I’m currently taking “Theology of Holiness” as I complete my Masters program at Indiana Wesleyan. As a non-Wesleyan, the book Five Views of Sanctification has proven to be helpful. At this point, I find myself more closely aligned with the Lutheran view. At the end of his chapter, Gerhard Forde has an insightful list on what sanctification might look like: spontaneity, taking care, vocation, and truthfulness and lucidity. I’m simply going to mention one, spontaneity, in the light of what I read in Romans 15 this morning.
“Spontaneity- What is a truly good work, one that might qualify as the fruit of sanctification? One, I think, that is free, uncalculating, genuine, spontaneous. It would be like a mother who runs to pick up her child when it is hurt. There is no calculation, no wondering about progress, morality or virtue. There is just the doing of it, and then it is completely forgotten. The right hand doesn’t know what the left is doing. Good works in God’s eyes are quite likely to be all of those things we have forgotten! True sanctification is God’s secret” (30).
Romans 15:1-6: Those of us who are strong and able in the faith need to step in and lend a hand to those who falter, and not just do what is most convenient for us. Strength is for service, not status. Each one of us needs to look after the good of the people around us, asking ourselves, “How can I help?” That’s exactly what Jesus did. He didn’t make it easy for himself by avoiding people’s troubles, but waded right in and helped out. “I took on the troubles of the troubled,” is the way Scripture puts it. Even if it was written in Scripture long ago, you can be sure it’s written for us. God wants the combination of his steady, constant calling and warm, personal counsel in Scripture to come to characterize us, keeping us alert for whatever he will do next. May our dependably steady and warmly personal God develop maturity in you so that you get along with each other as well as Jesus gets along with us all. Then we’ll be a choir—not our voices only, but our very lives singing in harmony in a stunning anthem to the God and Father of our Master Jesus!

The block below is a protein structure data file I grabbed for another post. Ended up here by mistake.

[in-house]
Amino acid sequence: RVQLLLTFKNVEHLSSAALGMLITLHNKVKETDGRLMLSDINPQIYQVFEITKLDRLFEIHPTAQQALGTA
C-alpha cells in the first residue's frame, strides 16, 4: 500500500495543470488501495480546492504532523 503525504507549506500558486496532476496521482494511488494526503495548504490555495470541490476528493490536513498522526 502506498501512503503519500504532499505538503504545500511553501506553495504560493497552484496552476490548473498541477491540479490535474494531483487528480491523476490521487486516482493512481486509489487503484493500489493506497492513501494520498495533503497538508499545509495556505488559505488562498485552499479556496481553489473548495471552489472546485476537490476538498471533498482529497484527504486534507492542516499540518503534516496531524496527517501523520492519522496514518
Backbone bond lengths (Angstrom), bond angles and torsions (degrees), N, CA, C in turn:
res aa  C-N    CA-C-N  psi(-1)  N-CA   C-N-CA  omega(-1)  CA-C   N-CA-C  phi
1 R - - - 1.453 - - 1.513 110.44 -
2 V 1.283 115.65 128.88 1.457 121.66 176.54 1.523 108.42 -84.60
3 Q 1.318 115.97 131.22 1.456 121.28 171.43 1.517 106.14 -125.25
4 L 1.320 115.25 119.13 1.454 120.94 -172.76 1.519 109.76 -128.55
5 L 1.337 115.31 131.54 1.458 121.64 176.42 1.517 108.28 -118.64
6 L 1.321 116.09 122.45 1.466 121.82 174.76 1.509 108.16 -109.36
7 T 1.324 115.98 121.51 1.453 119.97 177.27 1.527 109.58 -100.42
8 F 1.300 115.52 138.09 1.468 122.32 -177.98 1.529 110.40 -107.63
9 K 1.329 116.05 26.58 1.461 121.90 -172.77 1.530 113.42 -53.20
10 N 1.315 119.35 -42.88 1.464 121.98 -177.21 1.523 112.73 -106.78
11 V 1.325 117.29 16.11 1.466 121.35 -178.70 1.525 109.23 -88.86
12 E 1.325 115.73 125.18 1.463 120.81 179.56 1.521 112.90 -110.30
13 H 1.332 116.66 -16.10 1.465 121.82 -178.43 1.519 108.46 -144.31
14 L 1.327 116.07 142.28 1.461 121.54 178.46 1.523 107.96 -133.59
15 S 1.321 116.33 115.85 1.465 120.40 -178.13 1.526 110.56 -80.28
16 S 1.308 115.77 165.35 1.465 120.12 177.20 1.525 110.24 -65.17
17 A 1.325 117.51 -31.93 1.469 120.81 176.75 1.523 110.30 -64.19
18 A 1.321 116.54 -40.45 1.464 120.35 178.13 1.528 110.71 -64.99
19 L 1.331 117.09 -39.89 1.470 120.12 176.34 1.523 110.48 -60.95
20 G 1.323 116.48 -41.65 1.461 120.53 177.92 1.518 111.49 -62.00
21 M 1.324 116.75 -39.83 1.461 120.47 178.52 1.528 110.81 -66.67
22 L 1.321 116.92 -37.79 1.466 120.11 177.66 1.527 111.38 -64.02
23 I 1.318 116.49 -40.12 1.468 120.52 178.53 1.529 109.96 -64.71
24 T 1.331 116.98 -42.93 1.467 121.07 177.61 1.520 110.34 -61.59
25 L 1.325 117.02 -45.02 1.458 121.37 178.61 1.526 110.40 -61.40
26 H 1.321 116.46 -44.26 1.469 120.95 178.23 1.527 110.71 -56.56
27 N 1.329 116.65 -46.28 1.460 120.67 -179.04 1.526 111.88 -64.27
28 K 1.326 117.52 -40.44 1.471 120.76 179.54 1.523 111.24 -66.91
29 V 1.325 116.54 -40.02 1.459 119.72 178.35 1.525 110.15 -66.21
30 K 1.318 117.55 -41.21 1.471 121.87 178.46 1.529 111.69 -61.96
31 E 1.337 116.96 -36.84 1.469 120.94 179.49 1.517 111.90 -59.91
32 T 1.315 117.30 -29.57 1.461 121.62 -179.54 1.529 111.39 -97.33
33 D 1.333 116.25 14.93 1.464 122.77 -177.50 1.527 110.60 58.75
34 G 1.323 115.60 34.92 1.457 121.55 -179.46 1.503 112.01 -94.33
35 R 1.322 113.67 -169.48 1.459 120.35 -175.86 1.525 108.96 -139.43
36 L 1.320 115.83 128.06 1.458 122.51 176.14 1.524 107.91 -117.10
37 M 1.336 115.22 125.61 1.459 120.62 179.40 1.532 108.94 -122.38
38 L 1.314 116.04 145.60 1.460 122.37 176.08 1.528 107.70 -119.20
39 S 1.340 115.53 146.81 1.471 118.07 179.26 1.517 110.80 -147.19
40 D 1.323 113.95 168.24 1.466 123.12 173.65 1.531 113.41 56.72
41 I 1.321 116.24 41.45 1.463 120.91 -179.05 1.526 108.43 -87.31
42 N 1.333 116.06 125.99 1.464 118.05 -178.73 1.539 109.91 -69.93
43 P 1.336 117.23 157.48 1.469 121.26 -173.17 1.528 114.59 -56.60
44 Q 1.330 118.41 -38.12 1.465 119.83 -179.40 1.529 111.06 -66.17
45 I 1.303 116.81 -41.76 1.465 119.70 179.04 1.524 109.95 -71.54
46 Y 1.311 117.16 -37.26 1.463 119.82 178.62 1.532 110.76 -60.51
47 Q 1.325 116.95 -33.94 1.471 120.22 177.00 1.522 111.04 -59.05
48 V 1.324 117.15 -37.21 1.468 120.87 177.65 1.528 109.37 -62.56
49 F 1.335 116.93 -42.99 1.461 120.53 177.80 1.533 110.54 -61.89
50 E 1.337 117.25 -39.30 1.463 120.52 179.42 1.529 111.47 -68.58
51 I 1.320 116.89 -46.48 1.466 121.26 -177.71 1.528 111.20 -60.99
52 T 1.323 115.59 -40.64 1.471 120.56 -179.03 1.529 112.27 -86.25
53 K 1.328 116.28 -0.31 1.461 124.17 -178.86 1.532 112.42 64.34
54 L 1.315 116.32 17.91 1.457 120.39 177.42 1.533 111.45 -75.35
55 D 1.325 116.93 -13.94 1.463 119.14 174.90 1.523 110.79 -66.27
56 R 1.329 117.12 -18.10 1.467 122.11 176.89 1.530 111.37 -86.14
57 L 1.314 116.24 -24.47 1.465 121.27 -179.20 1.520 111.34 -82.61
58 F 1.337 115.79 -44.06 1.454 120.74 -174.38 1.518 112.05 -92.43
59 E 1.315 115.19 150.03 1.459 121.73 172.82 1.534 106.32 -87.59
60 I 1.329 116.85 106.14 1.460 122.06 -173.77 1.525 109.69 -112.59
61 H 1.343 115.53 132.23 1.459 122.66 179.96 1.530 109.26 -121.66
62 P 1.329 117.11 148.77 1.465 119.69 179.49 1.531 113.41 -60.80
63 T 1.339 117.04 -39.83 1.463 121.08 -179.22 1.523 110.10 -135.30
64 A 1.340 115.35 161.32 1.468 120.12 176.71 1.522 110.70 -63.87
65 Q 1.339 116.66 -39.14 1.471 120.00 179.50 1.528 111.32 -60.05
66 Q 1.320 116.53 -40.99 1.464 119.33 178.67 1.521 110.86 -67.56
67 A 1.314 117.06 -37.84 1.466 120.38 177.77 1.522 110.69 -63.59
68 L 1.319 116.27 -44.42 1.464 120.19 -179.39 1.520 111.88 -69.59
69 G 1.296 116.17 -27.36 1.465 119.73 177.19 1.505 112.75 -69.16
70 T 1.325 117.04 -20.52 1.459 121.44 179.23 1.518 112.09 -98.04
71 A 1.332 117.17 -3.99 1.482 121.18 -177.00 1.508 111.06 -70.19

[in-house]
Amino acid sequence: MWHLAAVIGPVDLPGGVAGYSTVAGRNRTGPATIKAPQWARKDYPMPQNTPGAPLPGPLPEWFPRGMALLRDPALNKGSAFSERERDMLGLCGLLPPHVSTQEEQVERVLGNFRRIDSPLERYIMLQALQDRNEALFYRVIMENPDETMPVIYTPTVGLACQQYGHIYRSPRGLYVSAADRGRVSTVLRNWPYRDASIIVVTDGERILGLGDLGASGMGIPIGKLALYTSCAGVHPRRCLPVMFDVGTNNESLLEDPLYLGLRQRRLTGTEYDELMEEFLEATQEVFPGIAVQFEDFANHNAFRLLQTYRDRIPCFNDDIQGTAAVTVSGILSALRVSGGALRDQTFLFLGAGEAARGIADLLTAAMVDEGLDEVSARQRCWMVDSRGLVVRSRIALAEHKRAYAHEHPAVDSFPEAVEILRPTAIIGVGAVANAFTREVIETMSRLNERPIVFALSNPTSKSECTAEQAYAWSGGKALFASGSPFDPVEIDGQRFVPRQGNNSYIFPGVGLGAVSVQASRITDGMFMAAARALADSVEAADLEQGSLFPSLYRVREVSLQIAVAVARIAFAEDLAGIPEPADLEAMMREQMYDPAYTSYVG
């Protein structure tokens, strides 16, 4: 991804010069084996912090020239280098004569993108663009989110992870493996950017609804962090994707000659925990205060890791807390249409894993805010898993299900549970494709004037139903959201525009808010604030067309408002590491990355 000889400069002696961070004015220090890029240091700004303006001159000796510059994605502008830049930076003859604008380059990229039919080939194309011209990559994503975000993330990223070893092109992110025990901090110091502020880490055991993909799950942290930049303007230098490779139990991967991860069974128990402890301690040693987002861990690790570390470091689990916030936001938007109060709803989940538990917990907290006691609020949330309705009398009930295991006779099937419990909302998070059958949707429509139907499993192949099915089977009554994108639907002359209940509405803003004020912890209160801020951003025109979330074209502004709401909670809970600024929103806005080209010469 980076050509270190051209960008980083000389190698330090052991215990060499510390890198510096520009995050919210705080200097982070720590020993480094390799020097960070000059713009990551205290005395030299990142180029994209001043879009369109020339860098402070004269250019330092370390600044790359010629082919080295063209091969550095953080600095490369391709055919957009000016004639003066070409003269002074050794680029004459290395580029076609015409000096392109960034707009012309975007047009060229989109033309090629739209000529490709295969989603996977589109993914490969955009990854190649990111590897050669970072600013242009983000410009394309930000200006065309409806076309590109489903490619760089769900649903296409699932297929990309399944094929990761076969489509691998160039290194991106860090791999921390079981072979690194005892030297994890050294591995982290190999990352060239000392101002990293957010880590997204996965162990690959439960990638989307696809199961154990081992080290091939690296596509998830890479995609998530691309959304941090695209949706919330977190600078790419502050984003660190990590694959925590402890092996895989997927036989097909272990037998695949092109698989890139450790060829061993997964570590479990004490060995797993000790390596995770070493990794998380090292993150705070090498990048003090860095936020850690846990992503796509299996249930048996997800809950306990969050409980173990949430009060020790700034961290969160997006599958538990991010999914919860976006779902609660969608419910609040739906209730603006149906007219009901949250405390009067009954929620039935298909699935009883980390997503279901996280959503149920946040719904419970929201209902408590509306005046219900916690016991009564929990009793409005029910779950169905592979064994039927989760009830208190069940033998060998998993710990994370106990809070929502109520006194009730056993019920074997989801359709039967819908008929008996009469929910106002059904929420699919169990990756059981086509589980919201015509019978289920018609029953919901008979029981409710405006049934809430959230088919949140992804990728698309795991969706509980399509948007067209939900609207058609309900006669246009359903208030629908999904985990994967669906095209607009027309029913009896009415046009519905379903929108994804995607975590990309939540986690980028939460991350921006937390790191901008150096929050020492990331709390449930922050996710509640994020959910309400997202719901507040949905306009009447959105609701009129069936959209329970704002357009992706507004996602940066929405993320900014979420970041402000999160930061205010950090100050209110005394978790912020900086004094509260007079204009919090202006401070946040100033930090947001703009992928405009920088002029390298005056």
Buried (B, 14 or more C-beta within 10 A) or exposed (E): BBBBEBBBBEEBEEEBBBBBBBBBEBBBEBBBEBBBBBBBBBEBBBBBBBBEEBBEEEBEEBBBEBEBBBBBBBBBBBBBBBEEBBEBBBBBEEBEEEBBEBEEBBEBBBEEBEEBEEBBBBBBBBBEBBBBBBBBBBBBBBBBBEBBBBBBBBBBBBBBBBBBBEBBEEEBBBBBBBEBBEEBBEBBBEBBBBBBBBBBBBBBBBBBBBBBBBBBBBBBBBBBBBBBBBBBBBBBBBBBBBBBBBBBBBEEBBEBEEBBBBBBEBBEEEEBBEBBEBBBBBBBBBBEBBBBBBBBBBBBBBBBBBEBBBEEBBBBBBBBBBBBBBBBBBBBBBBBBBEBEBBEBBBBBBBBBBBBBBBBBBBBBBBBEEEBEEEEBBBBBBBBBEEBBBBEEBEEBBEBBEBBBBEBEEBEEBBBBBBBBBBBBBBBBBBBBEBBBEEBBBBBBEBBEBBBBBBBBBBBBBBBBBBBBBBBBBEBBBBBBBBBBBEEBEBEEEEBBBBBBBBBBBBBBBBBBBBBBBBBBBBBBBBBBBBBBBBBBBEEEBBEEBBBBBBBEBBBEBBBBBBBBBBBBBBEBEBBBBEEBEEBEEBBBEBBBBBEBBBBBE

Some questions (based on Emilie Griffin’s book, Wilderness Time) worth asking as you evaluate:
- Has your service to others become another form of overwork?
- Or is it truly integrated into your life in a comfortable and valuable way?
- Have you been selfish in the use of your time?
- Should you be giving more of yourself to others that you currently do?
- Why is it so hard to serve others?
- Is there such a thing as “balance”?
- Did Jesus seek balance, or was He always “on”?
- How might we prevent burnout?